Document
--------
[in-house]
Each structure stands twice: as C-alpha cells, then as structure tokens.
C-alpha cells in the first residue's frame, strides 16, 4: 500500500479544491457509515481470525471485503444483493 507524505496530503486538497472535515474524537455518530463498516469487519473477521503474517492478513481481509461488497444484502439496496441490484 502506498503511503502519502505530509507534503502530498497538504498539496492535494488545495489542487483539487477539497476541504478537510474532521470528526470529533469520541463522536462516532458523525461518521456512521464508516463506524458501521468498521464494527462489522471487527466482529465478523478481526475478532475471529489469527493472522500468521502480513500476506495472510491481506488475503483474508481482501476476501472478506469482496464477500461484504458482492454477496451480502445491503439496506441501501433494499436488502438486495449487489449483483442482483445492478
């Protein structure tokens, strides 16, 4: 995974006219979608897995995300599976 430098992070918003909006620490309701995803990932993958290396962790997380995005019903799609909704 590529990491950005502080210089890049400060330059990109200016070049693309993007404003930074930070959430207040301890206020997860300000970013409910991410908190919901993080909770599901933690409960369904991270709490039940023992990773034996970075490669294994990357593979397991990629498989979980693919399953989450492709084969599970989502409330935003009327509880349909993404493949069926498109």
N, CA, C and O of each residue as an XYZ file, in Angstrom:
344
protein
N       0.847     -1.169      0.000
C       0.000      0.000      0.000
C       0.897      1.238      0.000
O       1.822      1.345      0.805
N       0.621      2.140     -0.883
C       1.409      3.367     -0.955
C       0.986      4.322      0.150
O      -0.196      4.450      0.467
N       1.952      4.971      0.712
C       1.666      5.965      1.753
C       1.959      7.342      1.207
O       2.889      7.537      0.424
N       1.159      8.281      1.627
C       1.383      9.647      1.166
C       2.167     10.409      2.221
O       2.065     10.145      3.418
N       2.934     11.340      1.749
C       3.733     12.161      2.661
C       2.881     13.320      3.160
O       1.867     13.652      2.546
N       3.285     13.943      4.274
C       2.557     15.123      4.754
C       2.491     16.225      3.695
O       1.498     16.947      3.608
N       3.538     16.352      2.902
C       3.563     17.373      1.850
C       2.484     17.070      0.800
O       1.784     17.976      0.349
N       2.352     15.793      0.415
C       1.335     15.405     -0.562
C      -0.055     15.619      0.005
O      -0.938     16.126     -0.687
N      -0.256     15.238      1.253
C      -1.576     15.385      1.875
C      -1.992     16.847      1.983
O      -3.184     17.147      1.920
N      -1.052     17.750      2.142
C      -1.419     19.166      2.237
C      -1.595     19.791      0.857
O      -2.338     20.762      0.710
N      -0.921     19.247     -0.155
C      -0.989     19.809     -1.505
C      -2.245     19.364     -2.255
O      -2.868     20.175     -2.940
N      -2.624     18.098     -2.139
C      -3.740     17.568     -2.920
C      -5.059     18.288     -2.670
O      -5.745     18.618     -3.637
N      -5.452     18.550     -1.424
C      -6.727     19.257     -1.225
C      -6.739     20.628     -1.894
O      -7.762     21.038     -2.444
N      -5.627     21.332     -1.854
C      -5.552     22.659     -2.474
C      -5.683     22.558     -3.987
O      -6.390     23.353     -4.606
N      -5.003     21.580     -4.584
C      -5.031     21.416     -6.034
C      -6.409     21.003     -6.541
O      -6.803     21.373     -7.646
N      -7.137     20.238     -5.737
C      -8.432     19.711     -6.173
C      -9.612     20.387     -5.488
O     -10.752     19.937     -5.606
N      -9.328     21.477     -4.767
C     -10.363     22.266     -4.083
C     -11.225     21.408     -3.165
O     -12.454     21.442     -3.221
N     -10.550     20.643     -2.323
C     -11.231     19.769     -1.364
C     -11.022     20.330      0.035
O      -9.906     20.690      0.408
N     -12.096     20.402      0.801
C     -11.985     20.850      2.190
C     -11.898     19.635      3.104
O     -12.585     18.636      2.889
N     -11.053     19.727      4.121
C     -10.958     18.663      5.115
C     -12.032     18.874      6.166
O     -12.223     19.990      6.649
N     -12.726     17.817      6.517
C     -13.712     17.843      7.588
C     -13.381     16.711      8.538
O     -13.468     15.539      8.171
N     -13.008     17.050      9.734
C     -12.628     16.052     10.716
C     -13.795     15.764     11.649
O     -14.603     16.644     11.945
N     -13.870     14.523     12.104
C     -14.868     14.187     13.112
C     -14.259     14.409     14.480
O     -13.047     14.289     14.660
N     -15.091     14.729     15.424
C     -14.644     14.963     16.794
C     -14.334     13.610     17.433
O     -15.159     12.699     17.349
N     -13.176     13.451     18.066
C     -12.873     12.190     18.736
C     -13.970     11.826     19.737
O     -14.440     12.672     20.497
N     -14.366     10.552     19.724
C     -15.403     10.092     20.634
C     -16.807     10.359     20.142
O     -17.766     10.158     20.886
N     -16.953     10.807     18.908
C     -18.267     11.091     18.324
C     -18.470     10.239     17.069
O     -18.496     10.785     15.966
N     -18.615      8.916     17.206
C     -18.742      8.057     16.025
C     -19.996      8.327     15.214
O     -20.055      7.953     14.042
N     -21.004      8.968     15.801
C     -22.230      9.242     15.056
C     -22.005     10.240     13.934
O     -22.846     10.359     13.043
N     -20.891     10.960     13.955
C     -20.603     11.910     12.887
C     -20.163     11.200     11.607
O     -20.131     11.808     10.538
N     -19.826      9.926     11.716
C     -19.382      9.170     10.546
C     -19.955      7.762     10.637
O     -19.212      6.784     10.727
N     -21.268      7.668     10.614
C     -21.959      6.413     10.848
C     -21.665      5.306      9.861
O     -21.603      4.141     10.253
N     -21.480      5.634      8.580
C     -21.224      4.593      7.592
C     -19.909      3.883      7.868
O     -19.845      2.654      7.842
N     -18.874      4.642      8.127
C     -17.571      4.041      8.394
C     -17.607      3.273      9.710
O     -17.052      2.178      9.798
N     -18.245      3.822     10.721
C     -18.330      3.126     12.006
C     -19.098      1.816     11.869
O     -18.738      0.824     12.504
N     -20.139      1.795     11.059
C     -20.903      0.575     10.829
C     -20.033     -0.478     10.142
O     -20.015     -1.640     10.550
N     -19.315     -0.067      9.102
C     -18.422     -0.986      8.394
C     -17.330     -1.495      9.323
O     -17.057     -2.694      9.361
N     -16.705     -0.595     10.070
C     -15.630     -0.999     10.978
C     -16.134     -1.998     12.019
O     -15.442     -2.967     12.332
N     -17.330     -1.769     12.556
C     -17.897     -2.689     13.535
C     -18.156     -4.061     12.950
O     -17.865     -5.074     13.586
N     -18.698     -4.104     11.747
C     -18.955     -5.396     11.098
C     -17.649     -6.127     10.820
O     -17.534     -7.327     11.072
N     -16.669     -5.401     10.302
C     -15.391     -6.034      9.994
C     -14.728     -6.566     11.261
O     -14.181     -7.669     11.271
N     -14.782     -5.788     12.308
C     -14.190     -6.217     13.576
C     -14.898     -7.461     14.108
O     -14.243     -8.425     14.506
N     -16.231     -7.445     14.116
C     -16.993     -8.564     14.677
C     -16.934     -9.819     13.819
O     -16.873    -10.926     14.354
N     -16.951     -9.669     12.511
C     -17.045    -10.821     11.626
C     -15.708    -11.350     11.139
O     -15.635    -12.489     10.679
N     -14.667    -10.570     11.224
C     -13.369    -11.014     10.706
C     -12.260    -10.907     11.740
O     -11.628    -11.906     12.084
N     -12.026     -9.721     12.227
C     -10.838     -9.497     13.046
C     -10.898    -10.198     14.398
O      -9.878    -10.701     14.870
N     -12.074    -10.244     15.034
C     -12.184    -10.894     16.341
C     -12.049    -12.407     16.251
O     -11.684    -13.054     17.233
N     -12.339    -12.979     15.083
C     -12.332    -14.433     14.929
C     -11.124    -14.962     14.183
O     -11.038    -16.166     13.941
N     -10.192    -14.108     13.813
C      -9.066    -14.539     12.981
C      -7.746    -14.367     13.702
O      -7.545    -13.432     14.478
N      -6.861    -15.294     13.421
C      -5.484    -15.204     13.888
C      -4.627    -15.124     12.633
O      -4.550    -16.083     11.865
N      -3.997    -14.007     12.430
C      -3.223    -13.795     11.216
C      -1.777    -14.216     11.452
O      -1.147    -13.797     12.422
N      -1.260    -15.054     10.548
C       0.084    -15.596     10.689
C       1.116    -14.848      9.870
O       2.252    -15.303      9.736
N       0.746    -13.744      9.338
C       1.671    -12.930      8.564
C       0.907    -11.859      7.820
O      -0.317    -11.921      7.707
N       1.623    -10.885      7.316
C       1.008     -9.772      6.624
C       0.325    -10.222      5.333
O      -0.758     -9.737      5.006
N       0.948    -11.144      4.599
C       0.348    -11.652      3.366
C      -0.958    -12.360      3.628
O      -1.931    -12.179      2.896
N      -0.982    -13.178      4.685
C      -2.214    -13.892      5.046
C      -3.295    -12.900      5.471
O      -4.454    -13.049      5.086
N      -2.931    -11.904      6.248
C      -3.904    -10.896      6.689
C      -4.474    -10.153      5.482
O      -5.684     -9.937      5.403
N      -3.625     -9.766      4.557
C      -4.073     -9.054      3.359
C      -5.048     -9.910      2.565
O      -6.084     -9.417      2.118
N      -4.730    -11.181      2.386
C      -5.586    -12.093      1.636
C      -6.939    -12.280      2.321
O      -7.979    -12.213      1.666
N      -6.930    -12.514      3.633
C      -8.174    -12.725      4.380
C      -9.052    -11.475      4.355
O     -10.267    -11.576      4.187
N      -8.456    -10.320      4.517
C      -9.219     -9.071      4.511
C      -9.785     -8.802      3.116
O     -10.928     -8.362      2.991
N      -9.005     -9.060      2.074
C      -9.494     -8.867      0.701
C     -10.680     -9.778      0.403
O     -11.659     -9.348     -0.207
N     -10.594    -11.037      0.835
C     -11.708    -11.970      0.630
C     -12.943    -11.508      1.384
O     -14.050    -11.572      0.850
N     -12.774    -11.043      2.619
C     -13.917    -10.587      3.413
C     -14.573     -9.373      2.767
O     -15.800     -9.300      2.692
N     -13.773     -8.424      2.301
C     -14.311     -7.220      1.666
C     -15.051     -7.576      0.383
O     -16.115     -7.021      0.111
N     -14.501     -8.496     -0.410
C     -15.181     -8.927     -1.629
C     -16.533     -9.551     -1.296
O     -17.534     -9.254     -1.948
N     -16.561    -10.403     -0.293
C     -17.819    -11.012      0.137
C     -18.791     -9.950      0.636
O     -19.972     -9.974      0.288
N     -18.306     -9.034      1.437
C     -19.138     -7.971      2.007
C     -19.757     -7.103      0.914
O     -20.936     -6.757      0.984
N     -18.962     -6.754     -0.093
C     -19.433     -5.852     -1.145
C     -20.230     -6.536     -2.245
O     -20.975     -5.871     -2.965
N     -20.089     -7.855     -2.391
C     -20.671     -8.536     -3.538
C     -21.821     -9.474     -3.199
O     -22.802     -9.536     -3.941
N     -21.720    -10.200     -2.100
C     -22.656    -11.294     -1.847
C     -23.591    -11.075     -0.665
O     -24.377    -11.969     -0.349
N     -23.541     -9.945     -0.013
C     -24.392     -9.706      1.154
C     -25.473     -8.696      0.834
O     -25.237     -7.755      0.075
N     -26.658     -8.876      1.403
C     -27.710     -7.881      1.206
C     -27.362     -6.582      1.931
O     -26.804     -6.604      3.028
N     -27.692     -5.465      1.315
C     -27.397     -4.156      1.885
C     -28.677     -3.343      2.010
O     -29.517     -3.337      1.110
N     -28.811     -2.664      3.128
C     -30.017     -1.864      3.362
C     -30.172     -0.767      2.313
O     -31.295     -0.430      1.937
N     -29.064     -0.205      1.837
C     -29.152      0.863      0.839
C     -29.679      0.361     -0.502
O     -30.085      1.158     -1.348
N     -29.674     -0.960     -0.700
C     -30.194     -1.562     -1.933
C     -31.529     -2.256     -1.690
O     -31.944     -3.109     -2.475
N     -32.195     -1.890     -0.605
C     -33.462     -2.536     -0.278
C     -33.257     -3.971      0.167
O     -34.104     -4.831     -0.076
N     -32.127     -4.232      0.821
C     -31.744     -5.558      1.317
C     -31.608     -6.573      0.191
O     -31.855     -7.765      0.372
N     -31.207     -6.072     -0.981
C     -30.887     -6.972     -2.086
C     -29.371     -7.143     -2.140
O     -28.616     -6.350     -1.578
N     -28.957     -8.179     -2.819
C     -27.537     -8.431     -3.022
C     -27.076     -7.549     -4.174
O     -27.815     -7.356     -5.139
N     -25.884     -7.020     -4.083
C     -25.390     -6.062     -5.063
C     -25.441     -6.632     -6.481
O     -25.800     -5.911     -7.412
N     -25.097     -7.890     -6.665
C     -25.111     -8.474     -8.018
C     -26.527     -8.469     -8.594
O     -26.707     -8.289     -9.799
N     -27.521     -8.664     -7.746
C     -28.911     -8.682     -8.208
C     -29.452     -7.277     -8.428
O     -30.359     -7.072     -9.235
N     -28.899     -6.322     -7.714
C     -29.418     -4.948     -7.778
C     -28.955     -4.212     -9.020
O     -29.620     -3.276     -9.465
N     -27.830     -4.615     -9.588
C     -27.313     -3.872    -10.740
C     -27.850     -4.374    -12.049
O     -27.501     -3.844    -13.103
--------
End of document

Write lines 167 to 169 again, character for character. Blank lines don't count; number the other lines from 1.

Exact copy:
O     -17.534     -7.327     11.072
N     -16.669     -5.401     10.302
C     -15.391     -6.034      9.994